Doe v. Small

Citation934 F.2d 743
Decision Date28 May 1991
Docket NumberNo. 89-3756,89-3756
PartiesJane DOE, Plaintiff-Appellee, v. George D. SMALL, Mayor of the City of Ottawa, Illinois; Barbara J. Lindquist, William C. Ferguson, Alan R. Howarter and William N. Stevenson, Members of the City Council of the City of Ottawa, Illinois; and the City of Ottawa, Illinois, a municipal corporation, Defendants, 1 The Ottawa Jaycees, Intervenor-Defendant-Appellant.
CourtUnited States Courts of Appeals. United States Court of Appeals (7th Circuit)

Coffey, Circuit Judge, filed a dissenting opinion.

Joseph R. Lundy, Deborah A. Golden, Schiff, Hardin & Waite, Harvey M. Grossman, Jane M. Whicher, Roger Baldwin Foundation, Chicago, Ill., Donald S. Rothschild, Rothschild & Associates, Oak Park, Ill., Elmer Gertz, Chicago, Ill., for plaintiff.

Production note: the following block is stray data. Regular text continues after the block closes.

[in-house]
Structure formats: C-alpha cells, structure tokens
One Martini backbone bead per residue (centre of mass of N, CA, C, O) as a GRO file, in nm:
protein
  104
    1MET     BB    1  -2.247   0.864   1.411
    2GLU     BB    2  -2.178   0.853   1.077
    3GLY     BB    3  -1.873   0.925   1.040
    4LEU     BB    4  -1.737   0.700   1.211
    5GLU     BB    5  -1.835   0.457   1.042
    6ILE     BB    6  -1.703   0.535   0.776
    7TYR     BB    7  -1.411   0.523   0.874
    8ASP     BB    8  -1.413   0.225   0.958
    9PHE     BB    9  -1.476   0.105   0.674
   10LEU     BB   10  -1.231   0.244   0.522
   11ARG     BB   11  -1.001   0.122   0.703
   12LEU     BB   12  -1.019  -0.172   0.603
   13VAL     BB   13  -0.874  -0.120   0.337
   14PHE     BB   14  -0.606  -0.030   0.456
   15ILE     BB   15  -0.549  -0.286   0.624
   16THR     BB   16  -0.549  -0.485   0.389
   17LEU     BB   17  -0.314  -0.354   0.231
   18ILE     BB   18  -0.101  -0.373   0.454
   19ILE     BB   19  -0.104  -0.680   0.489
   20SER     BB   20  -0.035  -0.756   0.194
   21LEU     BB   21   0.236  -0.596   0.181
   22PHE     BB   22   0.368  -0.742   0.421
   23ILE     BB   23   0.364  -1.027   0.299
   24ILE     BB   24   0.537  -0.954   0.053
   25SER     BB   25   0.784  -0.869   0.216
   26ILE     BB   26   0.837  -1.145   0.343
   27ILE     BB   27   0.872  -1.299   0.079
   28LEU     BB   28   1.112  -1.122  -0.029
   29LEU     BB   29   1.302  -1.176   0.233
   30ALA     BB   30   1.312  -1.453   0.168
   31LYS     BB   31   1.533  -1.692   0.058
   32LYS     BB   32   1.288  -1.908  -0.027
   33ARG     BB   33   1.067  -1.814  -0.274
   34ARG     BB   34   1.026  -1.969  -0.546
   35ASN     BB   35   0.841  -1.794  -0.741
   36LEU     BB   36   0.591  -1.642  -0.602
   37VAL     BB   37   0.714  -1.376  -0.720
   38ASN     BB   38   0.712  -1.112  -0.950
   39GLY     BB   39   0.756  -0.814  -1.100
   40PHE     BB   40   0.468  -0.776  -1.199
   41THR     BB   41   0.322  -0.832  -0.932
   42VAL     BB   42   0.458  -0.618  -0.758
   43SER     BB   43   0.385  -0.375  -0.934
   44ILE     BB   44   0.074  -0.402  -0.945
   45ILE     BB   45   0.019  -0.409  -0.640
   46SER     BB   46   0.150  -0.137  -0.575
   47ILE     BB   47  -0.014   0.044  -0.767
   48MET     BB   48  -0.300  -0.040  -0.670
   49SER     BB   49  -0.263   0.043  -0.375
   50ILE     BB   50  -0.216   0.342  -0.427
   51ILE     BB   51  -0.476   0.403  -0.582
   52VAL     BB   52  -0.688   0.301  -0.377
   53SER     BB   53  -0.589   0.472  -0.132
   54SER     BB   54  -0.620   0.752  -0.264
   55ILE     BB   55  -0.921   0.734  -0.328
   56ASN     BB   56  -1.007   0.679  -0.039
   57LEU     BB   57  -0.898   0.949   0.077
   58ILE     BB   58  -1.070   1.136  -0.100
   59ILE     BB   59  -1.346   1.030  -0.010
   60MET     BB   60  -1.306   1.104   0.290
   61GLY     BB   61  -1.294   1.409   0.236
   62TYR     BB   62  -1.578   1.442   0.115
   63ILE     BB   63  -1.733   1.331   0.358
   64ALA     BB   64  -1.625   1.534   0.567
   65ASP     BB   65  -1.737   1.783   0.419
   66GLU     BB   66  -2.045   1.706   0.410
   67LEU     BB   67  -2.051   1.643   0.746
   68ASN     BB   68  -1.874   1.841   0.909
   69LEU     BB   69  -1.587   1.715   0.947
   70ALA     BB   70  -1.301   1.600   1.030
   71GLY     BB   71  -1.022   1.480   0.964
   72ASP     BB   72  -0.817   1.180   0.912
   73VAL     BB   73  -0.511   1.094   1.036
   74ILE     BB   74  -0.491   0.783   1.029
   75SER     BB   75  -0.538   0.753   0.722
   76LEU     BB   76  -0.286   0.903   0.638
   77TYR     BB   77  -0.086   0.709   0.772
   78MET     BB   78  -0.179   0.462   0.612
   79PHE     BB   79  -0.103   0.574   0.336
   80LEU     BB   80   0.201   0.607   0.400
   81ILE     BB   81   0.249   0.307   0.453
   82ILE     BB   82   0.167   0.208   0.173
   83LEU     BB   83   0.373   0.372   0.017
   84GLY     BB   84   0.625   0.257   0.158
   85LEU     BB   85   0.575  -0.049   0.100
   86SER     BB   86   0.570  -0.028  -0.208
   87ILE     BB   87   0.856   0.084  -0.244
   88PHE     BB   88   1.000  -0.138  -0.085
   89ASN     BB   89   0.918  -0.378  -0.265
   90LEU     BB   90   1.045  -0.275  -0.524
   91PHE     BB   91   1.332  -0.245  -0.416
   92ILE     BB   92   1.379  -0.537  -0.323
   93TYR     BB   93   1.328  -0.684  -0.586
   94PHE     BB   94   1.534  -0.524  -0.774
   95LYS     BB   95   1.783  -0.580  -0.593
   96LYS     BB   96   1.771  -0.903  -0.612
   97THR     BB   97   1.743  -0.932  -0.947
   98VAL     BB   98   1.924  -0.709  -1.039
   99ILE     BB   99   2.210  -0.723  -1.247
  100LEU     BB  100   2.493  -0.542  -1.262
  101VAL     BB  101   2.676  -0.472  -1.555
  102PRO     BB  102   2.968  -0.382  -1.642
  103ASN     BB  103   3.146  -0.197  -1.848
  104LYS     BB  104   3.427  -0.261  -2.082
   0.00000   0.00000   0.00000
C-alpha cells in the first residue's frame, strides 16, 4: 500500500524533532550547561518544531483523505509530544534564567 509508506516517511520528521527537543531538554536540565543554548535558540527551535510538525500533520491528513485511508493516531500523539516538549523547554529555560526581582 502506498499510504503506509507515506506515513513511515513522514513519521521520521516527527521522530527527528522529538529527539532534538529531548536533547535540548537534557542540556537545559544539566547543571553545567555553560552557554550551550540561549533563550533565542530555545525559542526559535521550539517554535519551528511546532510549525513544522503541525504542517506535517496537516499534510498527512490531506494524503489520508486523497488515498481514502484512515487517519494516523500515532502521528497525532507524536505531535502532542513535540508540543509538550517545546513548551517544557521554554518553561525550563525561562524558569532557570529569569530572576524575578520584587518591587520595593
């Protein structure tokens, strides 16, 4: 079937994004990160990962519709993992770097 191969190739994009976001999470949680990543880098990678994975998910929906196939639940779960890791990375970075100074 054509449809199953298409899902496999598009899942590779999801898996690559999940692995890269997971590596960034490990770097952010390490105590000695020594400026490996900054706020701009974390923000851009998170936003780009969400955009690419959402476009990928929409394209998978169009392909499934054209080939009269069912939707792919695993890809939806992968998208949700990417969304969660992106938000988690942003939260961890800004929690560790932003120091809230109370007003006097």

D.J. Sartorio, Mitchell A. Orpett, Michael J. Meyer, Tribler & Orpett, Chicago, Ill., for defendants.

Cynthia Photos Abbott, Joel G. Chefitz, Patrick J. Lamb, Katten, Muchin & Zavis, Chicago, Ill., George C. Hupp, Jr., Hupp, Lanuti, Irion & Martin, Ottawa, Ill., Robert K. Skolrood, Nat. Legal Foundation, Virginia Beach, Va., for defendant-appellant.

Judson H. Miner, Davis, Miner, Barnhill & Galland, Sylvia Neil, Chicago, Ill., for amicus curiae American Jewish Congress.

James D. Holzhauer, Robert A. Helman, Thomas C. Berg, Mayer, Brown & Platt, Chicago, Ill., Jeffrey P. Sinesky, Steven M. Freeman, Jill L. Kahn, Richard E. Shevitz, Michael A. Sandberg, Anti-Defamation League of B'nai B'rith, New York City, for amicus curiae Anti-Defamation League of B'nai B'rith.

Before CUMMINGS and COFFEY, Circuit Judges, and GORDON, Senior District Judge. 2

CUMMINGS, Circuit Judge.